Sixteen years ago in a case involving gunmaker Sturm, Ruger & Co., a New York appeals court refused to apply public nuisance law against the manufacturer of a legal product, saying that doing so would transform nuisance law “into a monster that would devour in one gulp the entire law of tort.”
NORMAN, Okla. (Legal Newsline) - A state judge in Oklahoma has blamed Johnson & Johnson for the state's opioid crisis and ordered it to pay $572 million in damages, extending public nuisance law beyond its traditional boundaries into what may become an all-purpose tool for government lawsuits against product manufacturers.
HARRISBURG – The Supreme Court of Pennsylvania is considering changes to the way it formats rule citation, which one official says is meant to bring a sense of uniformity and cohesion to the way the state high court’s rules are written.
ROBINSON TOWNSHIP, Pa. (Legal Newsline) - Bayer will not comment on "rumors and speculation," the company said following a report that it has proposed a multibillion-dollar global settlement over claims that the use of its weedkiller causes cancer.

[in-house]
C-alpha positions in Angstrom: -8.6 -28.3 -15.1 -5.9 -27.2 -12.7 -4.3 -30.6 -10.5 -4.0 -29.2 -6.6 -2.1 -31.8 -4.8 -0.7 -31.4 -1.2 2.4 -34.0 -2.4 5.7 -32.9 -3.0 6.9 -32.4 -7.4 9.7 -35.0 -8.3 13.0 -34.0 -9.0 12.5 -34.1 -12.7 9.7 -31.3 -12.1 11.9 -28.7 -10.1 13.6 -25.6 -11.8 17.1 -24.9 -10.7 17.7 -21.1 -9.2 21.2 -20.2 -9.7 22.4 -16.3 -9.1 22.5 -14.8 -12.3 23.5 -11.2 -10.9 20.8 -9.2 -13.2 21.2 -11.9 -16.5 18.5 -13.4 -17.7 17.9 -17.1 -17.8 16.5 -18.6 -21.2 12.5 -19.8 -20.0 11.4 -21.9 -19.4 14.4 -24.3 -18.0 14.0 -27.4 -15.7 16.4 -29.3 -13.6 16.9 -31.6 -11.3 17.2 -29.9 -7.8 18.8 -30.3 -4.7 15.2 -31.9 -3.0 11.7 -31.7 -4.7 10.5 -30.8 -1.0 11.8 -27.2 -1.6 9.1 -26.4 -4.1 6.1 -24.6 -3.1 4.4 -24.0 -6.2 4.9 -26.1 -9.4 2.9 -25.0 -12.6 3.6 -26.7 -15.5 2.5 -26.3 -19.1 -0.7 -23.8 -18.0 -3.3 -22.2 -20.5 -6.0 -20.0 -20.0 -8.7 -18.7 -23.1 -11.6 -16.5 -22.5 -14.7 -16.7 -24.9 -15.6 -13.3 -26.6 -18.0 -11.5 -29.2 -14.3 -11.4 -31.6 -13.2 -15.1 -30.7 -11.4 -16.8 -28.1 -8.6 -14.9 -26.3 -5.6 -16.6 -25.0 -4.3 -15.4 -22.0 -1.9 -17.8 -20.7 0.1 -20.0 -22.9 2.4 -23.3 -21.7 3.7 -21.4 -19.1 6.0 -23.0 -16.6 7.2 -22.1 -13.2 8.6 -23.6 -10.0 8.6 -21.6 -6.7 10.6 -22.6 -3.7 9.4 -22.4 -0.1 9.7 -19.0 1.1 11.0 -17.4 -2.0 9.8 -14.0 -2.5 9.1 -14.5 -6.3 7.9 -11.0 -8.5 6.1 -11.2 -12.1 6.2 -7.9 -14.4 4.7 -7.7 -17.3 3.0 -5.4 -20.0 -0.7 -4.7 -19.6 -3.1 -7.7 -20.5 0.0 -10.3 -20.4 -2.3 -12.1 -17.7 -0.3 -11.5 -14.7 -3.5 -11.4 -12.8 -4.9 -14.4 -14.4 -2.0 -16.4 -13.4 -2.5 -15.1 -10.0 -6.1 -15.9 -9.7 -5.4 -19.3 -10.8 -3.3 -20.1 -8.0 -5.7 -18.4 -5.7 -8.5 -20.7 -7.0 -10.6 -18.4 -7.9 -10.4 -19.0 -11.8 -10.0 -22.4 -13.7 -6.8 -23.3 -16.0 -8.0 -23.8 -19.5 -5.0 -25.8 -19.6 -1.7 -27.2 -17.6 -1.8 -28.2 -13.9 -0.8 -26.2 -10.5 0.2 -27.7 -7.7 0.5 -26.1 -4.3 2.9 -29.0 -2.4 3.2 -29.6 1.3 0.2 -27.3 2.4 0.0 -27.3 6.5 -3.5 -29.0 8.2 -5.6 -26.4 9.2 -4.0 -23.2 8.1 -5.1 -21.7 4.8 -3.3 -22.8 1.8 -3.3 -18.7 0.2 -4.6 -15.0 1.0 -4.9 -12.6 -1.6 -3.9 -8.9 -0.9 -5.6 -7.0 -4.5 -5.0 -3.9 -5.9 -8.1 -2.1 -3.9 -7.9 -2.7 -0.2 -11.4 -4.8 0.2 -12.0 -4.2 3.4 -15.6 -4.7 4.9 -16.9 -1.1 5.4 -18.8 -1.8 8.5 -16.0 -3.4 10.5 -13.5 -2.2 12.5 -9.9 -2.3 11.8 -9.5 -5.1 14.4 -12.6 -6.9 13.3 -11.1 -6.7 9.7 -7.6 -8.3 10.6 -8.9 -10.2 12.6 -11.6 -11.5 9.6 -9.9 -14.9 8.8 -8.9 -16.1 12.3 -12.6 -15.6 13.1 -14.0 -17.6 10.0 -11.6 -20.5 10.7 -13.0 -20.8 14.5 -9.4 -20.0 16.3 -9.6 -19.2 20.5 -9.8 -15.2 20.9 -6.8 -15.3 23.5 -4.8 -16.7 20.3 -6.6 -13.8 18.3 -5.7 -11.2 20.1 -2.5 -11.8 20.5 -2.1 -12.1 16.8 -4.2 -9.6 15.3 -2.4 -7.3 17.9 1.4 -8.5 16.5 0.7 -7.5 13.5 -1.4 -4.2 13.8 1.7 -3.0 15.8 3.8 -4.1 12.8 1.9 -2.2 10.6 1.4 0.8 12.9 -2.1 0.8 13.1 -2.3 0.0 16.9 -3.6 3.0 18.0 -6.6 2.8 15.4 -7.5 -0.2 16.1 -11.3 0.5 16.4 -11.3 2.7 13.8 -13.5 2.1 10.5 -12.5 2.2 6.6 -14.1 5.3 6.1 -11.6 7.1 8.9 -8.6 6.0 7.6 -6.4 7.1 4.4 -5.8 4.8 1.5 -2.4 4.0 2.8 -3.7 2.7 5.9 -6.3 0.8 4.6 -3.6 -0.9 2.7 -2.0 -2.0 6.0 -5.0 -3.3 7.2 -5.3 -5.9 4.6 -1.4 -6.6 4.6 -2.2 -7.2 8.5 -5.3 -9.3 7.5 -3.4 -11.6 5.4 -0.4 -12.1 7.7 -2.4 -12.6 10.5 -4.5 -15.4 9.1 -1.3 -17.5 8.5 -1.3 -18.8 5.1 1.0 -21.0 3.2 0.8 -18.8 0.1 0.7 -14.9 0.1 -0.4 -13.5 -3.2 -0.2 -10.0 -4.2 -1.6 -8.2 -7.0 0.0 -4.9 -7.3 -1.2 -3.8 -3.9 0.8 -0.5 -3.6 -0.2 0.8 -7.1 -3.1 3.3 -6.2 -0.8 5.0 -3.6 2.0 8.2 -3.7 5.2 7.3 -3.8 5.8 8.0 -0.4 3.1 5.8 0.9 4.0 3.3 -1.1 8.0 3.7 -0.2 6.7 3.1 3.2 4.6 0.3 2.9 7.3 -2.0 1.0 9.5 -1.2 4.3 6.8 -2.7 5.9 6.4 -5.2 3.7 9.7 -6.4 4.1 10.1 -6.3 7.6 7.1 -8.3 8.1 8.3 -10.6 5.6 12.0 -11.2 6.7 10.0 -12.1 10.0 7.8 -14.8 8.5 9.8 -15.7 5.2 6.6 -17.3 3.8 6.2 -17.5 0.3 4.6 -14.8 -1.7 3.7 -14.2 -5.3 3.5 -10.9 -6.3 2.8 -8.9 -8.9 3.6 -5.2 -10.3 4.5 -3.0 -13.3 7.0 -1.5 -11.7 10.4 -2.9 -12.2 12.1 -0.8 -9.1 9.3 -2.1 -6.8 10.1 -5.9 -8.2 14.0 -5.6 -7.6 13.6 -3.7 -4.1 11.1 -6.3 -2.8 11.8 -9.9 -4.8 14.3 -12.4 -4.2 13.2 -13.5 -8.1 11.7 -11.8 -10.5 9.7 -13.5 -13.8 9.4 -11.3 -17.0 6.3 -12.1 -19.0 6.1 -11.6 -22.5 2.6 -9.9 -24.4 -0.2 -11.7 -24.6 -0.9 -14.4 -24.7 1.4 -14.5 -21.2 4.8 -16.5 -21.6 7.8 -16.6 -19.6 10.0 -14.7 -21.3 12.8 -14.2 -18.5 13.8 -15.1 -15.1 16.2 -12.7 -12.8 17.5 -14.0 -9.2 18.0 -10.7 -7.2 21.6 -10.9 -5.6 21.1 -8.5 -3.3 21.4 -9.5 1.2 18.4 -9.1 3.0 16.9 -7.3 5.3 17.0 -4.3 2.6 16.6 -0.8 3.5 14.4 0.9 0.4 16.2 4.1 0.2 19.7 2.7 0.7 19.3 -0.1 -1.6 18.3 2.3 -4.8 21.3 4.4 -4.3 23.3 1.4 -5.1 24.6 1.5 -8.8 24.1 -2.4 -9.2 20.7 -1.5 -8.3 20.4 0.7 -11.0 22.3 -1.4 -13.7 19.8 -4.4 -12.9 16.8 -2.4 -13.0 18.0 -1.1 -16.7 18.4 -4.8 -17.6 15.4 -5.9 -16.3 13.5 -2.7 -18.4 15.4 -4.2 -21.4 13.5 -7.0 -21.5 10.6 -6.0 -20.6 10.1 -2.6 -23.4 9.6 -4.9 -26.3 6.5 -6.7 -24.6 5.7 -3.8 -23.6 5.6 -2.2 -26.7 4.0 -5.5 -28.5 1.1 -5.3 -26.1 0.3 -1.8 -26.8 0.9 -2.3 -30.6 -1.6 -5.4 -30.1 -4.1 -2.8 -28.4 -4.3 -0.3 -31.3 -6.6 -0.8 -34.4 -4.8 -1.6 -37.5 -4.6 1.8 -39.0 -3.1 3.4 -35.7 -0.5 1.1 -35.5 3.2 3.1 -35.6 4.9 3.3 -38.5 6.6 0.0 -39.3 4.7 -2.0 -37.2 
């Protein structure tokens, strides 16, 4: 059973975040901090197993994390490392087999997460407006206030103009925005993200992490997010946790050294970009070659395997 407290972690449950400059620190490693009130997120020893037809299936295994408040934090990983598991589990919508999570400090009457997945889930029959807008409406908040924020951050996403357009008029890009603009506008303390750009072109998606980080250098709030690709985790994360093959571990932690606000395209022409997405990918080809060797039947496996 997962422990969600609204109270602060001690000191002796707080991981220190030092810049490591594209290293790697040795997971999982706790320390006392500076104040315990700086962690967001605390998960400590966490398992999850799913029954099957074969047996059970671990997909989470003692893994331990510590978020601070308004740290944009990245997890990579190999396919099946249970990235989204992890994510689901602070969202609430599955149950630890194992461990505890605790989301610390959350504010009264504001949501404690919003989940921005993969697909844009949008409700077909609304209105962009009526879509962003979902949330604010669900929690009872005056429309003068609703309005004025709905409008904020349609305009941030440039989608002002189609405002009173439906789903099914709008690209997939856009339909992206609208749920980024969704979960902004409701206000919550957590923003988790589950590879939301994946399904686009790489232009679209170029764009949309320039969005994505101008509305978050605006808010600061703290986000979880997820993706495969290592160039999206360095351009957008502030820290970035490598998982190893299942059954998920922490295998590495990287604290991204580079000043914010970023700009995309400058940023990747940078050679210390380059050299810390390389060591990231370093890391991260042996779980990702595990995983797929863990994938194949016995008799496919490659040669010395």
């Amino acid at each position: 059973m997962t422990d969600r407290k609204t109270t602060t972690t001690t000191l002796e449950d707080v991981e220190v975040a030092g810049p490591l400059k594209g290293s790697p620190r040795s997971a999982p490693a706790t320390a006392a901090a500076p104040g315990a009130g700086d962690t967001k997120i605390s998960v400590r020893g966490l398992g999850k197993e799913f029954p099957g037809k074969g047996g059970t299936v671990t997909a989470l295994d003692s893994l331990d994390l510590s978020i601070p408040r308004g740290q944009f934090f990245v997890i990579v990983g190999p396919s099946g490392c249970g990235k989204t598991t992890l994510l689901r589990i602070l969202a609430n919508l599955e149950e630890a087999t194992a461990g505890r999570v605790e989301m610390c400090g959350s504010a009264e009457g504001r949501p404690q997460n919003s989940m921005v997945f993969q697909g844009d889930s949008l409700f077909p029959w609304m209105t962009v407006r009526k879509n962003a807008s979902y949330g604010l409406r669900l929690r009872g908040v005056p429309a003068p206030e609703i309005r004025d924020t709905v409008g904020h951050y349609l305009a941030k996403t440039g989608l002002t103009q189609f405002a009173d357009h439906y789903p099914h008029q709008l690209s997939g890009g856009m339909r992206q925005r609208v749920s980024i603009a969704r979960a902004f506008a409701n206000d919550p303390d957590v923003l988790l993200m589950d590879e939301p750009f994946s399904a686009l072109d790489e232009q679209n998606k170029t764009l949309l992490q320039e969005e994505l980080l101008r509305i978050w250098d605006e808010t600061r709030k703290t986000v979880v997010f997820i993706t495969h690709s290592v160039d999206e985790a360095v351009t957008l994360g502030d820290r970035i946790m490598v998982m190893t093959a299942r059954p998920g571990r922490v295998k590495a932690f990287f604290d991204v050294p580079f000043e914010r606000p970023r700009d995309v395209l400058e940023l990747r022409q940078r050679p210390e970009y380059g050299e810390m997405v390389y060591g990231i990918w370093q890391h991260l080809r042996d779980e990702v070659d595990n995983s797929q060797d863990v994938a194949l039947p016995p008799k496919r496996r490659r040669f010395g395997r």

HARRISBURG – According to the Supreme Court of Pennsylvania, it will not hear an appeal of the first Risperdal case to be decided in the hands of a Philadelphia jury and its $2.5 million verdict for the plaintiff will stand.
HARRISBURG – Houston, Texas mayoral candidate and prominent trial lawyer Tony Buzbee is serving as a member of defense counsel in a federal court lawsuit in Pennsylvania, brought by a health care provider who says the owner and operator of its computerized records database illegally procured and retained its confidential patient data. Meanwhile, Buzbee's client counters that it is in fact the party who is victim to proprietary theft.
PHILADELPHIA – A Chester County law firm and its founder have launched litigation against a California man they say publicly damaged the firm’s reputation through repeated allegations as to the accuracy of its billing practices.
SCRANTON – A prolific expert witness on construction matters has reached a settlement that would vacate judicial orders that required him to pay more than $22,000 for refusing to be videotaped during a deposition.